Taiwan’s Mainland Affairs Council responded to such warmongering by saying, “Taiwan’s people will never choose dictatorship nor bow to violence. Force and unilateral decisions are not the way to resolve problems.” The office added that Taiwan has never been part of the People’s Republic of China. President Tsai Ing-wen is unbowed by Chinese threats, and she correctly states that Taiwan is already an independent country called the Republic of China.
Derek Grossman, senior analyst at the RAND Corporation, tweeted, “Time to face facts. China’s peaceful ‘reunification’ strategy for Taiwan has failed. No need to continue the politeness, the subtlety. ‘One Country, Two Systems’ has been roundly rejected in Taiwan – even by KMT [Kuomintang]! – & now coercion is all that’s left. Sad.”
China has delineated those circumstances “requiring” an armed intervention against Taiwan: formal declaration of Taiwanese independence; undefined moves towards independence; internal unrest; acquisition of nuclear weapons; indefinite delays in cross-strait dialogue; foreign intervention; or foreign forces stationed on Taiwan.
In January 2019, Chairman Xi Jinping reiterated China’s long-standing stance on refusing to renounce the possibility of force, and reaffirmed unification under “one country, two systems”, something that proved a disaster for Hong Kong.
China’s options are not binary though: to invade or to not invade. Instead, it has a wide range of options to stir and pressurize. It could use missiles, destroy Taiwanese infrastructure and use cyberattacks to force Taiwan to sue for peace, for example. Yet 58 per cent of Taiwanese are still “not worried at all” about the risk of war with China according to an August poll.
At the moment Beijing is aggressively posturing and signaling. The 2020 Chinese military report by the Pentagon stated: “The PLA could also conduct a more comprehensive campaign designed to force Taiwan to capitulate to unification, or unification dialogue under China’s terms. Notably, China would seek to deter potential US intervention in any Taiwan contingency campaign … Failing that, China would attempt to delay and defeat intervention in an asymmetric limited war of short duration. In the event of a protracted conflict, China might choose to escalate cyberspace, space or nuclear activities in an attempt to end the conflict, or it might choose to fight to a stalemate and pursue a political settlement.”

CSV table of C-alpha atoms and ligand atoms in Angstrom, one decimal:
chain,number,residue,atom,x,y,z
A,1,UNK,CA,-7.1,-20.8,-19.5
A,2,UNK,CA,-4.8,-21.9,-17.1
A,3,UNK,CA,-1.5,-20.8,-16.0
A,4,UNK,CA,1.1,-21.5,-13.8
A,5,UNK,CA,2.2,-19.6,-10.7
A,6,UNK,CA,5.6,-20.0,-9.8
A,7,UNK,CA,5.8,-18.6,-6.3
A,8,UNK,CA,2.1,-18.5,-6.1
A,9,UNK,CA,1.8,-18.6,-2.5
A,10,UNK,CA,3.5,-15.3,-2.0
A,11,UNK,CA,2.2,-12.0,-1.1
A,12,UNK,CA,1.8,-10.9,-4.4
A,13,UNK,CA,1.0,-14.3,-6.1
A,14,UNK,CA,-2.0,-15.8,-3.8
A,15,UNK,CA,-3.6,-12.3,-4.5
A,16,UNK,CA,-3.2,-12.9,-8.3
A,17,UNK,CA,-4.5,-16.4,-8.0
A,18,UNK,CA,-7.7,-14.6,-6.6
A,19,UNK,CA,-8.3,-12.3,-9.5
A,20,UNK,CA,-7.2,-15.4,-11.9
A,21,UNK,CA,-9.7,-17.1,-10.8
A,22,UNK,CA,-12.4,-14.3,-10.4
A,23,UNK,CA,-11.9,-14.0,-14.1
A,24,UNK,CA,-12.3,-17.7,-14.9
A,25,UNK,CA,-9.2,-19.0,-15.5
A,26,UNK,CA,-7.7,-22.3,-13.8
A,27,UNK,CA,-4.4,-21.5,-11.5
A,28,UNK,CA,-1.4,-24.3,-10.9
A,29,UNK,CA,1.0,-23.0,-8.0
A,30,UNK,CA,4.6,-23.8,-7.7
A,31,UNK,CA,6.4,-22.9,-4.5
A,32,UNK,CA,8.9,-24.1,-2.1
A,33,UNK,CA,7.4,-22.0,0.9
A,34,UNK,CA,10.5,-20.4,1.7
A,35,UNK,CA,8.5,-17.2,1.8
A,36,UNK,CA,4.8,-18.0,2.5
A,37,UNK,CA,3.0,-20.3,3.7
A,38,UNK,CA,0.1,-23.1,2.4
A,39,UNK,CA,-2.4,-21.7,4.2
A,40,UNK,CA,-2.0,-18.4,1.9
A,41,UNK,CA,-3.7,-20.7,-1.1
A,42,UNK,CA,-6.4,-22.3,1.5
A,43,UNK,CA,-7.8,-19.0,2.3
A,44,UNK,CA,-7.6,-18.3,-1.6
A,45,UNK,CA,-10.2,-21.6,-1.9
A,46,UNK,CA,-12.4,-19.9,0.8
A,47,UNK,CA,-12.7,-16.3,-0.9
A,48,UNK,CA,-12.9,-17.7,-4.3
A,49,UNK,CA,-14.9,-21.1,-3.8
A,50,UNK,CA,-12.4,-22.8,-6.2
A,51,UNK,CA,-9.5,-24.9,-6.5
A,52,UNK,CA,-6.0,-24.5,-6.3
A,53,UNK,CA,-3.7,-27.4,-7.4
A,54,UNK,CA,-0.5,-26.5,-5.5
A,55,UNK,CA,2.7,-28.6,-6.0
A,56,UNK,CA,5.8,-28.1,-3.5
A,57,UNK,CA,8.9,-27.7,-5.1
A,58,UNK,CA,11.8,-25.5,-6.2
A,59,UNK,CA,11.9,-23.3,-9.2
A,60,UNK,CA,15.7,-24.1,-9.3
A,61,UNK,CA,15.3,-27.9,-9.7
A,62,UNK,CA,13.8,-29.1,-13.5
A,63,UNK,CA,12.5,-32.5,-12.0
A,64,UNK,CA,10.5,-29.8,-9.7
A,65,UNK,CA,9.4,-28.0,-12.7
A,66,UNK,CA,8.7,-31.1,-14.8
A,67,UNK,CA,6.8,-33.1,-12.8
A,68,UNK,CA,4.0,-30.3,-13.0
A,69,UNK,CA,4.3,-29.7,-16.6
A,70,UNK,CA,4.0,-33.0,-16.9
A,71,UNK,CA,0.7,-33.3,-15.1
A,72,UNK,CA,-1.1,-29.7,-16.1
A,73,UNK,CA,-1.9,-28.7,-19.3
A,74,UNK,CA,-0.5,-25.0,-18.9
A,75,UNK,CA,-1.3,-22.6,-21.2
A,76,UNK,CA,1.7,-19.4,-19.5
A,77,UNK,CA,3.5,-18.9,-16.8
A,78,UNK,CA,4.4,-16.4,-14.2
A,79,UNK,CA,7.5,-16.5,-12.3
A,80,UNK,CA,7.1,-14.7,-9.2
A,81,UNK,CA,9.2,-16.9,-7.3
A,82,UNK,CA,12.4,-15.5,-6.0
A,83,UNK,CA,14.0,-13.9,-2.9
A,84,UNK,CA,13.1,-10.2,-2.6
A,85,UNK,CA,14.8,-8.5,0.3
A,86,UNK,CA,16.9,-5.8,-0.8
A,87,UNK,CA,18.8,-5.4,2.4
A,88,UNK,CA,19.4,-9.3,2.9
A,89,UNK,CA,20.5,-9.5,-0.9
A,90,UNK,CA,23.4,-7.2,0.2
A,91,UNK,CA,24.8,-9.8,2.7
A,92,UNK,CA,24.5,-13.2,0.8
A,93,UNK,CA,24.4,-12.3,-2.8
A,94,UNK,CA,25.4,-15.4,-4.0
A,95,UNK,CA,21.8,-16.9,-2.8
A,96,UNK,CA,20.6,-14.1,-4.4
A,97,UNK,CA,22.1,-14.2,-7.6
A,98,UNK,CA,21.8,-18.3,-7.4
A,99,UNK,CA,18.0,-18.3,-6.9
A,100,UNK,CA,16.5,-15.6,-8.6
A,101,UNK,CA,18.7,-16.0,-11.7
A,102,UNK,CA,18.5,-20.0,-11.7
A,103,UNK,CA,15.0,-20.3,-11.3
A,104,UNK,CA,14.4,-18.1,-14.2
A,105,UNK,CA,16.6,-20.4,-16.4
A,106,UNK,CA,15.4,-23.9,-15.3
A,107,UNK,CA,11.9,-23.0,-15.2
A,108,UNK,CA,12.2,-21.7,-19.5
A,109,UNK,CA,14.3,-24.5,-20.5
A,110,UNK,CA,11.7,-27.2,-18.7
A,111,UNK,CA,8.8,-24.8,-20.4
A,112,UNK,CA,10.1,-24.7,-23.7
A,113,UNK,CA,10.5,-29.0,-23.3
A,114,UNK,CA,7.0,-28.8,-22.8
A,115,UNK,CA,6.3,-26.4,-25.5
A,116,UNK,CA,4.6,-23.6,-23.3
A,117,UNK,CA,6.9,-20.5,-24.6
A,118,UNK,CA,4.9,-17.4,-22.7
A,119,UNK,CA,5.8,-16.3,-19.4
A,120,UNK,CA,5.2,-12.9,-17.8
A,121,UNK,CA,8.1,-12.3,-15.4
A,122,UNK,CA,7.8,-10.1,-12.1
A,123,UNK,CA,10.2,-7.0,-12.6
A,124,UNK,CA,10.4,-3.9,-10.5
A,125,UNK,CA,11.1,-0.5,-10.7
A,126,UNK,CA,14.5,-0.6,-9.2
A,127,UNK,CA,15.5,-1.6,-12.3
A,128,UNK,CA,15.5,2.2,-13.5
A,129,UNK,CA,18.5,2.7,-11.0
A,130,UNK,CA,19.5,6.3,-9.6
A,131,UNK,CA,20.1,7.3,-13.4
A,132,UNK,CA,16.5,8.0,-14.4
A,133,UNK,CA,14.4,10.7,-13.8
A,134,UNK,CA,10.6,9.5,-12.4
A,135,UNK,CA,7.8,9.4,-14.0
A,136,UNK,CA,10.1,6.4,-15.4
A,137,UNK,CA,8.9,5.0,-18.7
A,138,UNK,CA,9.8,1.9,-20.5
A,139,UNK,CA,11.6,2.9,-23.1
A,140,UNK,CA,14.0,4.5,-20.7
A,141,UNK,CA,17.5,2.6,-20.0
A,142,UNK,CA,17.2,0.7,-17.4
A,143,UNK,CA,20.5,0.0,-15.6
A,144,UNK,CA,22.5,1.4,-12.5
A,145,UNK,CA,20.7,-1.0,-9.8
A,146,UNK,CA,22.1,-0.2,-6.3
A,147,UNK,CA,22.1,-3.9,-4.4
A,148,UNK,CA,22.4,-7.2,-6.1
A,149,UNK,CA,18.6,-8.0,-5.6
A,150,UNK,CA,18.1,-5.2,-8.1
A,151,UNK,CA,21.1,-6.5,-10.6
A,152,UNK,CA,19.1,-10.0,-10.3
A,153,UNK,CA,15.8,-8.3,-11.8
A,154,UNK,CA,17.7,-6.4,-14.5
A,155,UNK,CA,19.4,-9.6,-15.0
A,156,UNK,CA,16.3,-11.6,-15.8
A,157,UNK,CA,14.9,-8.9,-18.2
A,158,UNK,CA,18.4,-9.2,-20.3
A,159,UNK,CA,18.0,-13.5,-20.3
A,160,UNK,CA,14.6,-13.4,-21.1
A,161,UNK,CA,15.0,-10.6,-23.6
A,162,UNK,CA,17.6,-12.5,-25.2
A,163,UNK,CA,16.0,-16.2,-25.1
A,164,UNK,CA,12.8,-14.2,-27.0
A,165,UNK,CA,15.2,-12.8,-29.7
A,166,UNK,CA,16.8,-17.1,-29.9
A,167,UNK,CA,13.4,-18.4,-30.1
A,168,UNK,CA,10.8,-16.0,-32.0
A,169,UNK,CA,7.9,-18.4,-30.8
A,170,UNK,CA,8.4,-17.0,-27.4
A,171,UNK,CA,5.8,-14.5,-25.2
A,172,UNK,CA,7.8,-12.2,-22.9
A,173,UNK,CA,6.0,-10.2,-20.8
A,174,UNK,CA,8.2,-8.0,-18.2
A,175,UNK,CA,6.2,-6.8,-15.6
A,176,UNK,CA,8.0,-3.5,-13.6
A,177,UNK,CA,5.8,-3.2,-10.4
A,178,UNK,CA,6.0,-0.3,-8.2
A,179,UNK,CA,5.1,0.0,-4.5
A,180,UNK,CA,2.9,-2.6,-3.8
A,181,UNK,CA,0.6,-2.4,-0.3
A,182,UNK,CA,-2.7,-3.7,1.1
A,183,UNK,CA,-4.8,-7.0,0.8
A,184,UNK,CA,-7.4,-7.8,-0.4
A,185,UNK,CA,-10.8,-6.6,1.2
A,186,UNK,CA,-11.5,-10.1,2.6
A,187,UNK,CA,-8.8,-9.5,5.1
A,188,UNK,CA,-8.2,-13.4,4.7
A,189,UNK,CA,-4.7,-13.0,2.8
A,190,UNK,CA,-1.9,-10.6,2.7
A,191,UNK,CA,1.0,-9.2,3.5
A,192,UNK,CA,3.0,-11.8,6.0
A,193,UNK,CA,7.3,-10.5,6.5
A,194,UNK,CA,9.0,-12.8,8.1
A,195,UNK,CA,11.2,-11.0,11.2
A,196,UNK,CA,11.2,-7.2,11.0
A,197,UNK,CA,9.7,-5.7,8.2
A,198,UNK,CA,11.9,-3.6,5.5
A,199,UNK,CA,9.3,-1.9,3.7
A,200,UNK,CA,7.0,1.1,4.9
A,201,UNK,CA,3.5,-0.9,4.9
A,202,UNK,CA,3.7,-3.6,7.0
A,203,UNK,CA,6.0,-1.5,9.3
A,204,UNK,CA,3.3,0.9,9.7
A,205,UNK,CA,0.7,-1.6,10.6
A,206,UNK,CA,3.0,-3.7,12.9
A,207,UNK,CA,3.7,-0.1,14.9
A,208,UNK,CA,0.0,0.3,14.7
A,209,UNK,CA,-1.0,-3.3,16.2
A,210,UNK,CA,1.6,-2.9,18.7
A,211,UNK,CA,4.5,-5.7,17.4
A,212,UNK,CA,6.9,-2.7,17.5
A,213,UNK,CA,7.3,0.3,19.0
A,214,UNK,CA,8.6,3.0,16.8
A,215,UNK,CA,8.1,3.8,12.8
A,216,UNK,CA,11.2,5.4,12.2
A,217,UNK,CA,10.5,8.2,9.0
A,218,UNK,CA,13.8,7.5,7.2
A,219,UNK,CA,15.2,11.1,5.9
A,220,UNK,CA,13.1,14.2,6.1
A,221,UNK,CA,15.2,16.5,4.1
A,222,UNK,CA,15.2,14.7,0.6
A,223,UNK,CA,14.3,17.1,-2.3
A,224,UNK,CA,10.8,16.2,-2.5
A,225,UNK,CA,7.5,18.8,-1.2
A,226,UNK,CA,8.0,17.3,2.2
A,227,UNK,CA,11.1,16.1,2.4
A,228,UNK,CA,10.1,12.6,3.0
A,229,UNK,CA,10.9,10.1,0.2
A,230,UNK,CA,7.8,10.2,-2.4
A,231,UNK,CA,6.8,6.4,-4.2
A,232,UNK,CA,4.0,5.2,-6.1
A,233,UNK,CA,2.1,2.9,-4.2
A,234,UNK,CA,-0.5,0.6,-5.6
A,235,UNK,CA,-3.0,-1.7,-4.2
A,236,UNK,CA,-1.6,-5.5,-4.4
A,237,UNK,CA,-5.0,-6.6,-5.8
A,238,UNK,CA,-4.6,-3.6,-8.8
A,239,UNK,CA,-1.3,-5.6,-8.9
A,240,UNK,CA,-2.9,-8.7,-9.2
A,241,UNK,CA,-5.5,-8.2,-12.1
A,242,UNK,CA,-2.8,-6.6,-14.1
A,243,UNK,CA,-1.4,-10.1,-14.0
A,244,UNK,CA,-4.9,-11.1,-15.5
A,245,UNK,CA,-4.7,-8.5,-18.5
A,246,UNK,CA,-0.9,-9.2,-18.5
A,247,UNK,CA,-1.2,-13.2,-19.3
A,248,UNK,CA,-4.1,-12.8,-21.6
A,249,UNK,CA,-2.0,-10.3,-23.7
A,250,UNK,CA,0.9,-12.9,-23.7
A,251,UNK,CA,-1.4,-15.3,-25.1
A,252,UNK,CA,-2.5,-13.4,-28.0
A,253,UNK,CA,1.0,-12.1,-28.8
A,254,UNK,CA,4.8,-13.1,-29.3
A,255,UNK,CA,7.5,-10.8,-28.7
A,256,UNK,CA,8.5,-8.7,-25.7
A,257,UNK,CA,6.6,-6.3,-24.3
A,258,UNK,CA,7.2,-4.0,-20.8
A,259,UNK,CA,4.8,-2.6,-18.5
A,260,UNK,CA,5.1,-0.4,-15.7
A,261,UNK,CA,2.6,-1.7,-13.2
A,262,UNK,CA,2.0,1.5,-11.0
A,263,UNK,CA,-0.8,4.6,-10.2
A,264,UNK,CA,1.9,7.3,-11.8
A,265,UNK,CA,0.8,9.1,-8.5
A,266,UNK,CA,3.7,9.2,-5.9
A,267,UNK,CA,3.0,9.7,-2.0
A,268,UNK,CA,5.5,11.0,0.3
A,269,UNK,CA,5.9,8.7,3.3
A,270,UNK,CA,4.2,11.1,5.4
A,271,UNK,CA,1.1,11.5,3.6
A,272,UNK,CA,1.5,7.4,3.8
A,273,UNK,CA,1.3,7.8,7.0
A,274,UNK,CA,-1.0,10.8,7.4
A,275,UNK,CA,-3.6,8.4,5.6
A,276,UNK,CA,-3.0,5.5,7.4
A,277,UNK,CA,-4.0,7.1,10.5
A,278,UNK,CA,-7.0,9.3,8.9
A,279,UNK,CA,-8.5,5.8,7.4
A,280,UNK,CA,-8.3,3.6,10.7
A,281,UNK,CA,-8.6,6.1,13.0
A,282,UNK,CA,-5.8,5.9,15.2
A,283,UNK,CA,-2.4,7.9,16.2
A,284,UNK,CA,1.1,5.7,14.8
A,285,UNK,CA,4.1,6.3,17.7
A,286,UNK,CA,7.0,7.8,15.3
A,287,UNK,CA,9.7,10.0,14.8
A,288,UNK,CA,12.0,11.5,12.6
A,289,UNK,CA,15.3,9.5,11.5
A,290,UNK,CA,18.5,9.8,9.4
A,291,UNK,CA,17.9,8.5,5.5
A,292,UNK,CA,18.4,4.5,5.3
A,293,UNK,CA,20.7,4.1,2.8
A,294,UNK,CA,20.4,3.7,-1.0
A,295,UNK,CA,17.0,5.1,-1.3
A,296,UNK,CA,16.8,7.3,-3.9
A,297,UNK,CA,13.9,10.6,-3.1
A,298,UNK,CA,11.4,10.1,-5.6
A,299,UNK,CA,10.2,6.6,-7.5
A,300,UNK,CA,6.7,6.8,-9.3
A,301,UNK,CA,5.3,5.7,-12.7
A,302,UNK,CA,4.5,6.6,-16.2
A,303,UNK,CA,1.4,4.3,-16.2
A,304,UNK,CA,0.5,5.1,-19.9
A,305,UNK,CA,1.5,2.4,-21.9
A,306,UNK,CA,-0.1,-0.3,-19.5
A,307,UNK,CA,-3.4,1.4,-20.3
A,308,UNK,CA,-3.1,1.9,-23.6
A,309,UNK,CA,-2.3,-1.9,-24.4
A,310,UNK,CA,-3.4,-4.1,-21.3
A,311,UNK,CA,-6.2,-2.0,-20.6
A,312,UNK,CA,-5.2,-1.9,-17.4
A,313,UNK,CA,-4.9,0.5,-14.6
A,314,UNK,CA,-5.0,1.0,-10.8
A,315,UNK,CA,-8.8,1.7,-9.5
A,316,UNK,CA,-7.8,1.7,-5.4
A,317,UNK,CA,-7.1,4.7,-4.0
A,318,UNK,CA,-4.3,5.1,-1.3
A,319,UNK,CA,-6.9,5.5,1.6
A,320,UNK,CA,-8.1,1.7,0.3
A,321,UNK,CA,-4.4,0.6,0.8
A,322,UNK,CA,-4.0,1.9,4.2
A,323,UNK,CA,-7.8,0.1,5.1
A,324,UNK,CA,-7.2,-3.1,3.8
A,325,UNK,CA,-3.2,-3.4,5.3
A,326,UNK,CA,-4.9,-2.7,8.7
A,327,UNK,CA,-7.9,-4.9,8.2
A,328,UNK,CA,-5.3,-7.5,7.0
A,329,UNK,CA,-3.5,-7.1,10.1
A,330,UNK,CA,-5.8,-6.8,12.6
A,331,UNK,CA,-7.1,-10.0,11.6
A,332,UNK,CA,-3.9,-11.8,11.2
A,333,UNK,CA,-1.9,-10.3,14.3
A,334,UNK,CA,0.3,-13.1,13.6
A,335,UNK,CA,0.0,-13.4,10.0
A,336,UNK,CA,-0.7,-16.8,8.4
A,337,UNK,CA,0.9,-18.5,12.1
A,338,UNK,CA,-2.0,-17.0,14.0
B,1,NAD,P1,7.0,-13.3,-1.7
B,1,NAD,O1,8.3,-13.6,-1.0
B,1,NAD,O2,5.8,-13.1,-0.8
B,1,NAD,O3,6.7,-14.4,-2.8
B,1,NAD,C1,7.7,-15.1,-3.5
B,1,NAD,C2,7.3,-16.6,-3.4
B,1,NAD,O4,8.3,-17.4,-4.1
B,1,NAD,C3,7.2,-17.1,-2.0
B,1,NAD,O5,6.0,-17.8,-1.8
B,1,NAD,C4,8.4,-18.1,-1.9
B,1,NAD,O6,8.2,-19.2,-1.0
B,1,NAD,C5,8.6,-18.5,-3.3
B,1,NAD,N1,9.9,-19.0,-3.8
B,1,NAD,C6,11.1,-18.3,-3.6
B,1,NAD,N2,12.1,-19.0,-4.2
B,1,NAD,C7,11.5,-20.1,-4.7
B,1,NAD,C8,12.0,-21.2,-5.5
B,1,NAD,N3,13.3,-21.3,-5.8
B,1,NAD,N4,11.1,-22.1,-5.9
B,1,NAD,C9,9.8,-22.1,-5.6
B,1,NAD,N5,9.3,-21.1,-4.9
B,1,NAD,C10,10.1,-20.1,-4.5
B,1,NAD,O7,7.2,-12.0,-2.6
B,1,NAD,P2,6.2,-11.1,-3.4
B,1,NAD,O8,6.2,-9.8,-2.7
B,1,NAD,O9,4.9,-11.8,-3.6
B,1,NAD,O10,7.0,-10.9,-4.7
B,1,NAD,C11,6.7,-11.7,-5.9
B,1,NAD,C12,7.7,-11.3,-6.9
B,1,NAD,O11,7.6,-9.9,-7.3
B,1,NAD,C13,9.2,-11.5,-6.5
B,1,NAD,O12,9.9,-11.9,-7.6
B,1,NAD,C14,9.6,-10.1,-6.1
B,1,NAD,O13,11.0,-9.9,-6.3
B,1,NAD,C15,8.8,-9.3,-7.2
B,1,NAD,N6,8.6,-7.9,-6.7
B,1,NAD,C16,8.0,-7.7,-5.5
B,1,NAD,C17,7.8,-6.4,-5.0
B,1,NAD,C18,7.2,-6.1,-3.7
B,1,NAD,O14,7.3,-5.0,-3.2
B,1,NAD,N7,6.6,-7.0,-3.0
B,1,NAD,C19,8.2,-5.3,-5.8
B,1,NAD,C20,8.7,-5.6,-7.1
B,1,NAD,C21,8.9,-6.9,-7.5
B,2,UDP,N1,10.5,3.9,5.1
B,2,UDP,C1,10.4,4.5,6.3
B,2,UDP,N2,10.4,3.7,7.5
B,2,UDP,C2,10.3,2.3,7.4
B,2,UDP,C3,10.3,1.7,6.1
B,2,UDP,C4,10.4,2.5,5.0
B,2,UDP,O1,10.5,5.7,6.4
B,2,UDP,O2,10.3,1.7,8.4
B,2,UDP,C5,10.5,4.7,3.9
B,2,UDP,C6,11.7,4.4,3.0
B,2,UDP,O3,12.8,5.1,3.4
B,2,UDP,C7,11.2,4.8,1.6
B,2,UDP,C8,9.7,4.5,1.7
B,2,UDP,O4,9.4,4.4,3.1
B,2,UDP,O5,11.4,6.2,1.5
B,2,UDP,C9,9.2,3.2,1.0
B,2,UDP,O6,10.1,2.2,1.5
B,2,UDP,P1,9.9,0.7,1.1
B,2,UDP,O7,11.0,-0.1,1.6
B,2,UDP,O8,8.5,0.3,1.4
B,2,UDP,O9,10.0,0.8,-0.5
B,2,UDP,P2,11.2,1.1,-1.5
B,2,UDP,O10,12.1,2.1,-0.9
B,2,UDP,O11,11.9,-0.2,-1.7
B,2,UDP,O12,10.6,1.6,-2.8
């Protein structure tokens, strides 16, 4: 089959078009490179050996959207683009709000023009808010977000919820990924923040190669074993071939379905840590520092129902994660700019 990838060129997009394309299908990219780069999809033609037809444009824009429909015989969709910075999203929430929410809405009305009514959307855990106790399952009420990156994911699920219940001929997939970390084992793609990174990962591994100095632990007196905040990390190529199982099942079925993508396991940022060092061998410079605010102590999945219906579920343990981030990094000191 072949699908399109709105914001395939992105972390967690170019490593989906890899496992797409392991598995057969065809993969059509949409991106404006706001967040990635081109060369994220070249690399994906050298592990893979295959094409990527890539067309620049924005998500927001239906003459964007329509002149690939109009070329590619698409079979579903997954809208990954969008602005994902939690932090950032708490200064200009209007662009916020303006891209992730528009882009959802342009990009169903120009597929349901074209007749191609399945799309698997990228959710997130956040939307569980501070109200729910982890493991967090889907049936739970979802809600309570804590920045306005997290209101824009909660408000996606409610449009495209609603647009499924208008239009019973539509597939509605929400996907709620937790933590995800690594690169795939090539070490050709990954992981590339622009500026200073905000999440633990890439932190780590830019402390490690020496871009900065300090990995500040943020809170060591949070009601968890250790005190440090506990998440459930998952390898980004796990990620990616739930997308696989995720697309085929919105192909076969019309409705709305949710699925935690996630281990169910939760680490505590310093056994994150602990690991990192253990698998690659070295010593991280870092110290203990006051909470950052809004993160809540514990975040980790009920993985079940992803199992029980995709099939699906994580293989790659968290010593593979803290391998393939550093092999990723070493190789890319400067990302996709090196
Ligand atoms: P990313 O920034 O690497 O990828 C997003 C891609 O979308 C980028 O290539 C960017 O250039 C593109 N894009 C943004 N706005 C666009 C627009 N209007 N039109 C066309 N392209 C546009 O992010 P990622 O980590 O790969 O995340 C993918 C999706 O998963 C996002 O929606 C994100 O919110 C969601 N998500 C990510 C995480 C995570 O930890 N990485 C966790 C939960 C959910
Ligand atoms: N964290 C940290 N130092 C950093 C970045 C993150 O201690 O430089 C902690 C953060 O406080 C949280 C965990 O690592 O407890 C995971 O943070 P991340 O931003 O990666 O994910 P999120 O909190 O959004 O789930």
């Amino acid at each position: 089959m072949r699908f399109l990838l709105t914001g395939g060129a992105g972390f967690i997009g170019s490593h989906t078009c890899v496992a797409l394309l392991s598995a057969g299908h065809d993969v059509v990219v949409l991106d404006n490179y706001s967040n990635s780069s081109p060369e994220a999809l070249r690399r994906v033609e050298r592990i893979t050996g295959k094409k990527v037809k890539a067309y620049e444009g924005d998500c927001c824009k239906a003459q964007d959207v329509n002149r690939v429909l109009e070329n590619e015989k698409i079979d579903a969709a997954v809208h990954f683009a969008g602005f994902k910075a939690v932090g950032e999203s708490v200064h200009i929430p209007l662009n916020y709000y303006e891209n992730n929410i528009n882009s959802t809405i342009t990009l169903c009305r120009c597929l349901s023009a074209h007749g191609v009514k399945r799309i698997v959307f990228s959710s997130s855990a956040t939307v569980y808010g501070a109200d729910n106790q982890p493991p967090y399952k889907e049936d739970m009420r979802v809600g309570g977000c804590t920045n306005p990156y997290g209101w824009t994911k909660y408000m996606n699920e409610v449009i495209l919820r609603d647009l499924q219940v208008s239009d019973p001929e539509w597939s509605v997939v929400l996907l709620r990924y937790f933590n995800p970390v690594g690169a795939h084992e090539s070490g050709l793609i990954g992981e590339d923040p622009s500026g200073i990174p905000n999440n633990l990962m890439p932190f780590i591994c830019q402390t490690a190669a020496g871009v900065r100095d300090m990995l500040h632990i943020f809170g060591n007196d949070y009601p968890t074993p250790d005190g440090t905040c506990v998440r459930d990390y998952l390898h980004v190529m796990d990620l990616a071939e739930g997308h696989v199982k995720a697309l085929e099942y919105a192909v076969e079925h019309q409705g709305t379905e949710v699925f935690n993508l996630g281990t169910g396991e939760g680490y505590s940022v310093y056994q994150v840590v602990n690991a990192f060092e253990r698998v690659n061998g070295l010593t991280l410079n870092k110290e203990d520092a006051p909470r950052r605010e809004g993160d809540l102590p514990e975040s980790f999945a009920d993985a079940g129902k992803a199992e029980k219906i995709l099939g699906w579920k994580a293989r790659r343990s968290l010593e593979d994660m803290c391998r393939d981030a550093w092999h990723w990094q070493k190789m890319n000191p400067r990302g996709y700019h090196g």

The Pentagon lists the following military options that China has against Taiwan: an air and maritime blockade, which could be accompanied by missile attacks and seizure of outlying Taiwanese islands; limited force or coercive options, which could include information operations, limited kinetic attacks, assassination of leaders or computer network manipulation; air and missile campaigns against military targets to degrade defenses; and finally an outright invasion.
Regarding the latter, the Pentagon assessed, “An attempt to invade Taiwan would likely strain China’s armed forces and invite international intervention. These stresses, combined with China’s combat force attrition and the complexity of urban warfare and counterinsurgency, even assuming a successful landing and breakout, make an amphibious invasion of Taiwan a significant political and military risk.”
Indeed, China would have only one shot at an invasion, so Xi would not move too early if he deems the PLA is not ready. China would rely on a huge fleet of civilian ships to move troops and equipment across the Taiwan Strait, with a 2017 analysis estimating civilian ferries and ships could move about 150,000 troops. However, these require port facilities, of which there are really only 3-4 worthwhile ones in Taiwan.
Taiwan’s geography is not conducive to invasion either. Two-thirds of the island is mountainous, and large stretches of its coastline are unsuitable for invasion. That leaves a limited number of possible invasion beaches in the north and southwest coast. Unfortunately, Taiwan’s military would be outclassed in a straight fight, so it cannot allow a landing to occur.